[ Reply to This | # ]

Don't you know it's the water
Authored by: Anonymous on Sunday, January 27 2013 @ 04:25 PM EST
> every time I parachute into this courtroom in Seattle,
> so to speak, to see how things are going,
> the judge has just ruled for Microsoft again.

Living in this besmirched enclave, I wonder why it's surprising when the locals
back the big companies.

Not that we vote with our feet or anything.

[ Reply to This | # ]

MS is MS and Google is Google.
Authored by: SilverWave on Sunday, January 27 2013 @ 05:04 PM EST
That is I expect Google to prevail eventually, but the
"spin" from MS will take a while to work through.

MS have a lot of money and hire sharp lawyers, and seem to
have a venue advantage for the moment.

The thing about Google is they are fact driven so the way
this plays out is more "all is grist for the mill".

Its certainly shining a bright light on the way court
proceedings are handled here.

---
RMS: The 4 Freedoms
0 run the program for any purpose
1 study the source code and change it
2 make copies and distribute them
3 publish modified versions

[ Reply to This | # ]

We're glad you like contracts PJ
Authored by: Anonymous on Sunday, January 27 2013 @ 07:37 PM EST

Makes it easier for the rest of us.

Wayne
http://madhatter.ca

[ Reply to This | # ]

Who minds, anyway?
Authored by: Ian Al on Monday, January 28 2013 @ 04:25 AM EST
I'm going to read through this a few times, but I will not get to the bottom of
the effect of one company buying another company when both have separate
existing contractual agreements. I suspect that the answer is specific to the US
jurisdiction and is determined more by case law than statute.

However, I do remember that a contract is supposed to be based on a meeting of
minds between authorised officials of the companies making the contract. The
Google-MPEG LA contract needed lawyers on both sides to understand what the
meeting of minds was in order to write the terms and conditions of the
agreement.

In SCO v. Novell, the court and the jury were charged with establishing what the
meeting of minds, represented by the APA, was.

Microsoft have stated in the evidence that Motorola withdrew from the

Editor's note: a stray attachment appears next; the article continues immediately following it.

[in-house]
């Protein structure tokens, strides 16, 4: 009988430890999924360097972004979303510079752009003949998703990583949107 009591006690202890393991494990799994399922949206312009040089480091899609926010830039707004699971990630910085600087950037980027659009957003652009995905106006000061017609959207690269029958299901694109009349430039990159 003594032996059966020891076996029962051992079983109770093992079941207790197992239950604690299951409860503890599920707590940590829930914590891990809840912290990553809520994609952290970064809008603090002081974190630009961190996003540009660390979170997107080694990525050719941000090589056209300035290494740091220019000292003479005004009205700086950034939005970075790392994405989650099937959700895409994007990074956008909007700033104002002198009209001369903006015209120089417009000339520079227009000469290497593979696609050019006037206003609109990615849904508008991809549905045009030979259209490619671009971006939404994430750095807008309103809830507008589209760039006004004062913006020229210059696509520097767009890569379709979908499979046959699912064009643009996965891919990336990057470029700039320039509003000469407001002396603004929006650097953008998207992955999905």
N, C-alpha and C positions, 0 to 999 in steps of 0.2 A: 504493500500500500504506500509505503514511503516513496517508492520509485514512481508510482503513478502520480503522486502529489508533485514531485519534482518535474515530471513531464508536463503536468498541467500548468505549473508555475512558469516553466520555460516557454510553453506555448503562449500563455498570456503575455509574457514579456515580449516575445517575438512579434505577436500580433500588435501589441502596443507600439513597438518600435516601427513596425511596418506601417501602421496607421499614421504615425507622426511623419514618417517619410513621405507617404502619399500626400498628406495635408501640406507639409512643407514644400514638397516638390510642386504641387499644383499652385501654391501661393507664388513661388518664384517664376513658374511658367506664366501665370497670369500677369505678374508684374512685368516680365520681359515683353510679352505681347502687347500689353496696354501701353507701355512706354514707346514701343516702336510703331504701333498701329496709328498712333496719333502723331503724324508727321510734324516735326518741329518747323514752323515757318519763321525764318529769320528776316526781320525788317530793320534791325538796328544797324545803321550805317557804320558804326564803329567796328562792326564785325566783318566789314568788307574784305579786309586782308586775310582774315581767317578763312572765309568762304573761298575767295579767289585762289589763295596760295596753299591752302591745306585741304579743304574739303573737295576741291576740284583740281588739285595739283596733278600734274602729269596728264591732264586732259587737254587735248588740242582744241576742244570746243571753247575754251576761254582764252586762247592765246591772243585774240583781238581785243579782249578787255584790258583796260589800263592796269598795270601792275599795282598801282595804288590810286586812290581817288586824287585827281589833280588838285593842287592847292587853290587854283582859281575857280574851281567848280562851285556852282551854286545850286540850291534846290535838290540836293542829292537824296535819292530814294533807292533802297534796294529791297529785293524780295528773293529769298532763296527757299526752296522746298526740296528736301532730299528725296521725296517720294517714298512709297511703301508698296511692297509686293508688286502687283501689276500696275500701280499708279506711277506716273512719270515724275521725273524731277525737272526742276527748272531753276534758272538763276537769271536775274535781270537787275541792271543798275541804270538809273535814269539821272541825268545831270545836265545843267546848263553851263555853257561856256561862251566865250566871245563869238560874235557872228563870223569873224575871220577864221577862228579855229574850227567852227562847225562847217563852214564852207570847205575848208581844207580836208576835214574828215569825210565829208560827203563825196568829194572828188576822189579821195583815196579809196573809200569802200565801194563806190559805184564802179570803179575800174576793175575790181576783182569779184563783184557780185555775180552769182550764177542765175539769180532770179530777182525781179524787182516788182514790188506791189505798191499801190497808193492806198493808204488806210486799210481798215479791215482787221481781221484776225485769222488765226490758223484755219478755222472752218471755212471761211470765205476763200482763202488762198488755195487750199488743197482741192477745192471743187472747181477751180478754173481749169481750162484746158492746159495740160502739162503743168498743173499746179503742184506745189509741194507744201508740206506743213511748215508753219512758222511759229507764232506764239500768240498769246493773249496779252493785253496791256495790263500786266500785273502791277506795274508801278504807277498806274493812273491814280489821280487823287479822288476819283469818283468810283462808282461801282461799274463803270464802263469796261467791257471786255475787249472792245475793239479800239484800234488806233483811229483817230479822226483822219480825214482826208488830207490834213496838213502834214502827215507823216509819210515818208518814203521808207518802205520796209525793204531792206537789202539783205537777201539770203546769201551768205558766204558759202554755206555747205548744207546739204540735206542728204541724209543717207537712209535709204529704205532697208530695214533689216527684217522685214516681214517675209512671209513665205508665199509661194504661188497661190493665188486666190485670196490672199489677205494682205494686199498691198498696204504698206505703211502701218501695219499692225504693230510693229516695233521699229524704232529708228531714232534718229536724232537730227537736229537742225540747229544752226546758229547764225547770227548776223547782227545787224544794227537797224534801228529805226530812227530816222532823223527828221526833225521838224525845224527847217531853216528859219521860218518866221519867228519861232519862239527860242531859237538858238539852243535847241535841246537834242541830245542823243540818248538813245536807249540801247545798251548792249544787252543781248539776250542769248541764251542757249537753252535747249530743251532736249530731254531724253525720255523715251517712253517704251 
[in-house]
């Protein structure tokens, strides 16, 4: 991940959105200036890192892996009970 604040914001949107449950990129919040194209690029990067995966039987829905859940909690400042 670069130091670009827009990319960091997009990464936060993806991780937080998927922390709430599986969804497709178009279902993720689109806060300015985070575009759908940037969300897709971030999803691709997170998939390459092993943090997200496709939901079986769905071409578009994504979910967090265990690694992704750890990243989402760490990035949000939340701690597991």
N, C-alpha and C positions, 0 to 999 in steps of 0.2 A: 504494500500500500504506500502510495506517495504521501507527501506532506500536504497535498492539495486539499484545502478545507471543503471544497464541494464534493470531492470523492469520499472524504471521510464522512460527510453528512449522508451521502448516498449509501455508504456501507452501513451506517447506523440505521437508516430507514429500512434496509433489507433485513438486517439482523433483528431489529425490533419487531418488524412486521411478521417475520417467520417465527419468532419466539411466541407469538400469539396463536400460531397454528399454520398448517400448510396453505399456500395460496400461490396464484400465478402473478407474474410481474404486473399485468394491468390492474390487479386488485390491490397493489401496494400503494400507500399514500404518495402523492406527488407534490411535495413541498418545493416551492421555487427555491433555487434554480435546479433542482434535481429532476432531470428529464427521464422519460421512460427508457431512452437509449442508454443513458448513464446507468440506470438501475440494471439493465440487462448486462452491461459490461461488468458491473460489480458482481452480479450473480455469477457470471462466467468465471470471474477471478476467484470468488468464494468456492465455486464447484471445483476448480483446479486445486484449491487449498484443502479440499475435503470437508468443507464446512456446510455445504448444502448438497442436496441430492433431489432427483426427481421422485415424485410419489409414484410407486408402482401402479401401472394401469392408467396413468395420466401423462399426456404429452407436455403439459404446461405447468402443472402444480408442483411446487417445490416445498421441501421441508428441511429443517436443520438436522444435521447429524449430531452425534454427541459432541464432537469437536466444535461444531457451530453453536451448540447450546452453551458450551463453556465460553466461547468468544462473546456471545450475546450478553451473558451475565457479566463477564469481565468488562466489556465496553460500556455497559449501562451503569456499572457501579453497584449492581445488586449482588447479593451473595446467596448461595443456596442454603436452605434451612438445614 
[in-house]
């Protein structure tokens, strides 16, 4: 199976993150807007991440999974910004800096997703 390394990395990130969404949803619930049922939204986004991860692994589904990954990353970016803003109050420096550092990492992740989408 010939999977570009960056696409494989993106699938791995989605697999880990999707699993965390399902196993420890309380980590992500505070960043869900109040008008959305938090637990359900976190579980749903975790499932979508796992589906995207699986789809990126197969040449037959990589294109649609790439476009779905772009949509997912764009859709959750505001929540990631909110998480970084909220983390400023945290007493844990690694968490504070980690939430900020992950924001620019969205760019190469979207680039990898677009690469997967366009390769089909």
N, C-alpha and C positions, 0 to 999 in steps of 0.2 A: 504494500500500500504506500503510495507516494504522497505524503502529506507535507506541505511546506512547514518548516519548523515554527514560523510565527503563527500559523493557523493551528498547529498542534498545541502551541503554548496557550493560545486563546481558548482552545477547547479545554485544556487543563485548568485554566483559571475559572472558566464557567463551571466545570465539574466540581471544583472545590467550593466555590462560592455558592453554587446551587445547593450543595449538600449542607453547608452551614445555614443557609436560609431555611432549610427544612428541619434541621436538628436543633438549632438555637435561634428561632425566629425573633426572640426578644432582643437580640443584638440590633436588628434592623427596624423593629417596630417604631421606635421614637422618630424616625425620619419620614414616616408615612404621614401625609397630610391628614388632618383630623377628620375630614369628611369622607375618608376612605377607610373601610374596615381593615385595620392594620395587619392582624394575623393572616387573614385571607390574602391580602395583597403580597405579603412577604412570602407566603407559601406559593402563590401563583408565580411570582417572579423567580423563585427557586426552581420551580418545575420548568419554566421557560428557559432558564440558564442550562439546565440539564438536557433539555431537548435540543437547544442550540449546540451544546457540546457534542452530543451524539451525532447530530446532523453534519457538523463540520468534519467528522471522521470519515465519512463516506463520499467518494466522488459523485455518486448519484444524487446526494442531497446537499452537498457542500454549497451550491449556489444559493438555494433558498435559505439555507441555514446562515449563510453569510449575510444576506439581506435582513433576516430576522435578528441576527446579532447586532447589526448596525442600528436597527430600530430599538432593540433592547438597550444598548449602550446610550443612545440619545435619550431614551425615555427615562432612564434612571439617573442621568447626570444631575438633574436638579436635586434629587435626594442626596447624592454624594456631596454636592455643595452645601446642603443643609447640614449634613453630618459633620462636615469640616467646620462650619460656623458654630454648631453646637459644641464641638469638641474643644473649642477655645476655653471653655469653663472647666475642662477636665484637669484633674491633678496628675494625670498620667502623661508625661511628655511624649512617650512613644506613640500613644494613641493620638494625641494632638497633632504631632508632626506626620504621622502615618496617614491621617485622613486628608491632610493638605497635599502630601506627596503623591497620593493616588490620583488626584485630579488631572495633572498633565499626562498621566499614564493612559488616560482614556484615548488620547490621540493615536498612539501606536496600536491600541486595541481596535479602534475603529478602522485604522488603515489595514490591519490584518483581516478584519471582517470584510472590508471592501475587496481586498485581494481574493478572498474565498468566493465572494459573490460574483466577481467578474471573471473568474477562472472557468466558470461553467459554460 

discussions with MPEG LA and therefore there was no such contract between them.

There was an alleged meeting of the minds between Google and MPEG LA, but that
has now been put in abeyance because the lawyers cannot agree what the meeting
of the minds, was. That could be resolved in a court of law in the same way as
SCO v. Novell, except that Google and MPEG LA are not opposing parties in a
court of law disputing the contract terms.

Only when that happens can the court establish what the meeting of minds between
the company officials was that resulted in the contract terms. I cannot see that
the present judge has the authority to decide what the meeting of minds was
without hearing evidence from the company officials who let the contract rather
than a lawyer who may or may not have been instrumental in writing the
contract.

Also, the judge cannot come to an opinion without a detailed review of the terms
and conditions written into the contract as happened in SCO v. Novell.

As I see it, there is legally no contract between Motorola and MPEG LA because
there was demonstrably no meeting of minds. The contract between MPEG LA and
Google cannot be enforced by the courts in any way until a court adjudicates on
what the meeting of minds actually was.

Microsoft cannot be a third party beneficiary of the MPEG LA - Google contract
until the courts resolve the meeting of the minds establishing what those third